Generator Wisdom: One Family’s Survival of Carbon Monoxide Poisoning

During the ice storm last winter, my family nearly died from carbon monoxide poisoning from a generator. My parents drove up from Bartlesville to loan us their generator, which we put it in the garage so it wouldn’t be stolen. My husband cracked the garage door a foot or two and completely opened the side door in the garage leading outdoors.

It seemed like a good plan. It was well vented and we finally had some electricity. We excitedly plugged in the TV, kept the fire going and snuggled under toasty electric blankets for the night. Unfortunately, the fumes from the generator still leaked into our house and up through the vents. That night, while we slept, we were all breathing in carbon monoxide.

I woke up with the Mother of all headaches. My entire head was in extreme pain. My 8-year-old daughter, who had been sleeping by the fireplace, woke up when I did. She grabbed her head, moaning, covered her ears, and passed out. I instantly knew something was very wrong and the thought, “We’re poisoned,” shouted in my head.

Although I knew exactly what was wrong, my brain couldn’t seem to stay with the thought long enough to know what to do. I stood up and fell back down. I was so dizzy I couldn’t even walk. I shook my 2-year-old son who was lying next to me to make sure he was still alive. He mumbled something and went back to oblivion.

I also had a one-year-old who was in her bedroom with a heating pad in her crib. I was desperate to get back there and check on her. I dizzily stood and tried to walk, gripping the wall, but I was gasping so hard and felt so sick to my stomach that I knew I had to turn around and go out the back door for air.

When you’re told carbon monoxide makes a person disoriented, you really have no idea. I knew we were poisoned, but my brain couldn’t make it to the next coherent thought, which was to get us all out of the house. I managed to get out, collapsing on the back step and inhaling gulps of fresh air. About a minute later, I went back in and was halfway to the baby’s room when I was overcome with nausea. I turned and stumbled into the bathroom.

As I was vomiting, my brain was screaming, “You’re poisoned.” I then began to think, “No we’re not. It’s just a stomach bug. Go back to sleep.” My mind was a muddled mess going back and forth between both thoughts.

The conversations in my head were, “You’re just sick to your stomach. You don’t call 911 over that. Look, the kids are still sleeping, just get some rest while you can.” Then my brain would argue back with, “You’re poisoned! Call 911 now!”

Worst of all, as I sat on the couch, eyes glazed over, staring emotionlessly at my children, I began to think, “So this is what it looks like when you die from this. Huh. Well, at least we’ll all go to heaven together.”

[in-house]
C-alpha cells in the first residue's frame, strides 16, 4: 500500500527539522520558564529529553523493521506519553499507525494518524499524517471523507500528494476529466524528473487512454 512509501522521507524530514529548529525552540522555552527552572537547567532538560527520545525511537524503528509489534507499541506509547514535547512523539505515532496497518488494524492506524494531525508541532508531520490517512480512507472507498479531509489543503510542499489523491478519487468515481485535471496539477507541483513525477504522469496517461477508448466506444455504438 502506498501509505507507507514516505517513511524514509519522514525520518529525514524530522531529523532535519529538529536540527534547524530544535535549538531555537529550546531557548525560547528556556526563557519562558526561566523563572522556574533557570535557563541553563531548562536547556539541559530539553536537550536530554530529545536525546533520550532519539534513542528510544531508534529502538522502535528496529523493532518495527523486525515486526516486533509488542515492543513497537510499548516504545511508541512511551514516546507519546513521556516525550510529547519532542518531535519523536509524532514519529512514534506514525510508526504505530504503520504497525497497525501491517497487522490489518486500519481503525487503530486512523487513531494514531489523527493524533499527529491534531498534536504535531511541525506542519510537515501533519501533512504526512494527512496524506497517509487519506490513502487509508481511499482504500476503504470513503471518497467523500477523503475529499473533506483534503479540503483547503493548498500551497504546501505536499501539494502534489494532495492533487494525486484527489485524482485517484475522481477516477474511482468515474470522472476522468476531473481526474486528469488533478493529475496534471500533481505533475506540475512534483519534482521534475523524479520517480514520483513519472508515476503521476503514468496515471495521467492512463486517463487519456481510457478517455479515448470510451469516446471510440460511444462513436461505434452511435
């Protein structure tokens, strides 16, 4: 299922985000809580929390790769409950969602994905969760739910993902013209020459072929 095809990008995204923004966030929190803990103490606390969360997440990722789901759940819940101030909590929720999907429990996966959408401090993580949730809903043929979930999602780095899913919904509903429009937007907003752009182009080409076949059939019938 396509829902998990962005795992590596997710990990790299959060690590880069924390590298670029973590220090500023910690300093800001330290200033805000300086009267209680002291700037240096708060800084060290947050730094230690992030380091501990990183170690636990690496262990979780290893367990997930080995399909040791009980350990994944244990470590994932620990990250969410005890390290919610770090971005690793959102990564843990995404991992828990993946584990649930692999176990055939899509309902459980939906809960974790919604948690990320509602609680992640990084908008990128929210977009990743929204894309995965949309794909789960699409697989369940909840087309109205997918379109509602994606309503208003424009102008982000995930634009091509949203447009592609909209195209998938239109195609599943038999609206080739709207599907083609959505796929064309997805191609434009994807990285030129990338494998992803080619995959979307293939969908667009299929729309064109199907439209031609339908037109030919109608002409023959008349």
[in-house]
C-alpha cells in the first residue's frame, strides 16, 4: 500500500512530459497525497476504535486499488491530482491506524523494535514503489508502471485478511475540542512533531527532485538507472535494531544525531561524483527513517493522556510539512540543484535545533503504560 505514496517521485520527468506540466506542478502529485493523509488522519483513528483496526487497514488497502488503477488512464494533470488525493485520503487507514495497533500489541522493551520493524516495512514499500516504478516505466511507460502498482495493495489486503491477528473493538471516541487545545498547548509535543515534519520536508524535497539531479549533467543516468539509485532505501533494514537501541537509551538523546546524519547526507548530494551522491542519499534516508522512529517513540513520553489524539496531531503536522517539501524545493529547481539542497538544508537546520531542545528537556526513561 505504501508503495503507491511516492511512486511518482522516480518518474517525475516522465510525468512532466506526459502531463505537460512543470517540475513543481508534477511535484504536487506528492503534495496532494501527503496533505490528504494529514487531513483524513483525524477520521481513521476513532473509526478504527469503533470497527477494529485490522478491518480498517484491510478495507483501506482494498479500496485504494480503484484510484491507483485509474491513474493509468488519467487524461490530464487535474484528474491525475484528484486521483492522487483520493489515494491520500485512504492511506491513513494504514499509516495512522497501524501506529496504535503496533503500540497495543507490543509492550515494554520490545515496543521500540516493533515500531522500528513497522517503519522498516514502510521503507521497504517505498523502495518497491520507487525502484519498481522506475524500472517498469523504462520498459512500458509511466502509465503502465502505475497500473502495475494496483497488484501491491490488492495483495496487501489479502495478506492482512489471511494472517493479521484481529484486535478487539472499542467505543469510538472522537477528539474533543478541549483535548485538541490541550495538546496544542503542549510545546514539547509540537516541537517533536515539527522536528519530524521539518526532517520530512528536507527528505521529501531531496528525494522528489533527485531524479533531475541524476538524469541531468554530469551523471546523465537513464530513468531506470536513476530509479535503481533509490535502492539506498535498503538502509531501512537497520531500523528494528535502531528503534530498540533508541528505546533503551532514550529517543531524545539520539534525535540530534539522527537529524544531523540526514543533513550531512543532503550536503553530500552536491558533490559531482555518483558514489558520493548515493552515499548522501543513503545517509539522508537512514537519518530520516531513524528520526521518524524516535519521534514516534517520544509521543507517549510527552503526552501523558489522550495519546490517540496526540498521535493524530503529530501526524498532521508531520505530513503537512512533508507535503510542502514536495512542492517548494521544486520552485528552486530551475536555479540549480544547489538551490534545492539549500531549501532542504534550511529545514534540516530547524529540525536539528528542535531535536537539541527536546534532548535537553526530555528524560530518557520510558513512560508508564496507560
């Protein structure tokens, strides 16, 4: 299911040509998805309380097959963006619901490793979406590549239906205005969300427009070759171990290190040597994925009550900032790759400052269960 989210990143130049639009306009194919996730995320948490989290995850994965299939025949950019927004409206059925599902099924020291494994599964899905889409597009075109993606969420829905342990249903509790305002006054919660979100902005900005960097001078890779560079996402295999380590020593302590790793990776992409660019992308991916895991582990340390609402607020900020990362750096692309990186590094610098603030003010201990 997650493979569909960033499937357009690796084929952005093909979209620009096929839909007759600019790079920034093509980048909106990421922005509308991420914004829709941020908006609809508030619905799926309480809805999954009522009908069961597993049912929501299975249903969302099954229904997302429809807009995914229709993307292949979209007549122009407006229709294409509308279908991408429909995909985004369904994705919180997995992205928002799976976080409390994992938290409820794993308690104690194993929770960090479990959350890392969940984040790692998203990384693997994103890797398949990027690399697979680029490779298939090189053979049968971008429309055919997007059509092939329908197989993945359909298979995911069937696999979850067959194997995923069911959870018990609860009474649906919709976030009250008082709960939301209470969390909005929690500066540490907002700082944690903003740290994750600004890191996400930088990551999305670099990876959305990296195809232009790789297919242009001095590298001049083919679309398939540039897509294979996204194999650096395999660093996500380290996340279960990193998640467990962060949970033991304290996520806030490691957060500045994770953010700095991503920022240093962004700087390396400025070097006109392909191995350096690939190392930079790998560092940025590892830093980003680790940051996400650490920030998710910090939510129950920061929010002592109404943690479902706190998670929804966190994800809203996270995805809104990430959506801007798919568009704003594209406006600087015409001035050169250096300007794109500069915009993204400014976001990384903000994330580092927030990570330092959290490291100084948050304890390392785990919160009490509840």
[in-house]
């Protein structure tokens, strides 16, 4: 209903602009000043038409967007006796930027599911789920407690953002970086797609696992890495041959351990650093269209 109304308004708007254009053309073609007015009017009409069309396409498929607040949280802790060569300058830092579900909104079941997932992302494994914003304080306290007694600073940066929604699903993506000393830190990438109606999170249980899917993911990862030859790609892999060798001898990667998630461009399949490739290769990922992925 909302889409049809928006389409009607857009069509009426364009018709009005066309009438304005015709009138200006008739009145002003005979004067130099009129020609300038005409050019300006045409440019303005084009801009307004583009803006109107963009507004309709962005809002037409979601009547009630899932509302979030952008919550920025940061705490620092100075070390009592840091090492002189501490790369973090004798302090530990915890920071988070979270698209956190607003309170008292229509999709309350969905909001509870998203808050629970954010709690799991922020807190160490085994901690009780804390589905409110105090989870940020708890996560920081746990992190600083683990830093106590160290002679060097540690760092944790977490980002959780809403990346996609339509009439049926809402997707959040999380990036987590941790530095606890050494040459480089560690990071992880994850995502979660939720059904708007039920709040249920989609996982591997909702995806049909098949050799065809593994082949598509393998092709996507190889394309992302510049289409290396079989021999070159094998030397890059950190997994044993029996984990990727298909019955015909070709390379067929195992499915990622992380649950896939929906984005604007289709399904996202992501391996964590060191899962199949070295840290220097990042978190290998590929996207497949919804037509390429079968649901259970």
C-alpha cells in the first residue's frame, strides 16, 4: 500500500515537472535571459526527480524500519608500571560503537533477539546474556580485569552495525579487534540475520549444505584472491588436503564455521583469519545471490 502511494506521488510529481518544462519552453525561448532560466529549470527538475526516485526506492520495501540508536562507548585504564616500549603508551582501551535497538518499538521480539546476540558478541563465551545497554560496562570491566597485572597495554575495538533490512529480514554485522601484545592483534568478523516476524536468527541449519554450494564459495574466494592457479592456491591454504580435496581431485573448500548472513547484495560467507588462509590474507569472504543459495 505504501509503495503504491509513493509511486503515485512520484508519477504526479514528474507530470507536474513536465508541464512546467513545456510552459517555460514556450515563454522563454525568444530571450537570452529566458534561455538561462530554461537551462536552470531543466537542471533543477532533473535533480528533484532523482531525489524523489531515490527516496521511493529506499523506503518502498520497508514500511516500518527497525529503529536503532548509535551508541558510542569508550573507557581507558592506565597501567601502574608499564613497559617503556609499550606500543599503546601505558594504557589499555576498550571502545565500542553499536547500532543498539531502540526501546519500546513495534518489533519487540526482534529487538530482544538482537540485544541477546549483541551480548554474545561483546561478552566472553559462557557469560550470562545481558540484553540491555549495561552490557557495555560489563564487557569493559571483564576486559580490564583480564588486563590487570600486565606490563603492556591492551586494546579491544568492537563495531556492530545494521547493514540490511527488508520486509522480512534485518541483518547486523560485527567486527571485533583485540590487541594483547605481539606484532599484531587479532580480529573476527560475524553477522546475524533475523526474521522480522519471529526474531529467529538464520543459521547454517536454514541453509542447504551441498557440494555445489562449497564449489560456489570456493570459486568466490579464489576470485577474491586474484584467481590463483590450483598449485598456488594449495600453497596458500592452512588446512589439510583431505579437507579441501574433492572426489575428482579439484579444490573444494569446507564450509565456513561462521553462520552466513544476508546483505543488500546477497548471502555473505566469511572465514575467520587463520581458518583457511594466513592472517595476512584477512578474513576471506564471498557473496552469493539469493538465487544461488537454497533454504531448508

That horrible thought was in my mind as I watched my daughter sit up again on the fireplace and cry out, “Mommy, my head really hurts!” She passed out again. I knew that was not something a mother with merely an upset stomach thought.

I quickly found my cell phone next to me, called my mom and told her something was wrong with us. She yelled at me to call 911 and made me repeat it back to her. I did, and Tulsa’s best firemen came and saved us. My husband made it home minutes before them and got us outside.

The firemen put us into an ambulance where medics gave us oxygen and transported my three children and myself to the hospital. There, we went through about four tanks of oxygen, x-rays, IV’s and blood draws.

This isn’t an easy memory to revisit, but knowing the symptoms of carbon monoxide can help you recognize it for what it is and get out of the situation faster than we did.

Today, my children are doing fabulously well. I want to give a very heartfelt thank you to the firemen who came to our house that morning.

The following are tips from the EPA on how to avoid carbon monoxide poisoning:

DO have your fuel-burning appliances including oil and gas furnaces, gas water heaters, gas ranges and ovens, gas dryers, gas or kerosene space heaters, fireplaces, and wood stoves — inspected by a trained professional at the beginning of every heating season. Make certain that the flues and chimneys are connected, in good condition, and not blocked.

DO choose appliances that vent their fumes to the outside whenever possible, have them properly installed, and maintain them according to manufacturers’ instructions.

DO read and follow all of the instructions that accompany any fuel-burning device. If you cannot avoid using an unvented gas or kerosene space heater, carefully follow the cautions that come with the device. Use the proper fuel and keep doors to the rest of the house open. Crack a window to ensure enough air for ventilation and proper fuel-burning.

DON’T idle the car in a garage — even if the garage door to the outside is open. Fumes can build up very quickly in the garage and living area of your home.

DON’T use a gas oven to heat your home, even for a short time.

DON’T ever use a charcoal grill indoors — even in a fireplace.

DON’’T sleep in any room with an unvented gas or kerosene space heater.

DON’T use any gasoline-powered engines (mowers, weed trimmers, snow blowers, chain saws, small engines, or generators) in enclosed spaces.

DON’T ignore symptoms of CO poisoning, such as dizziness or nausea, particularly if more than one person is feeling them. You could lose consciousness and die if you do nothing.


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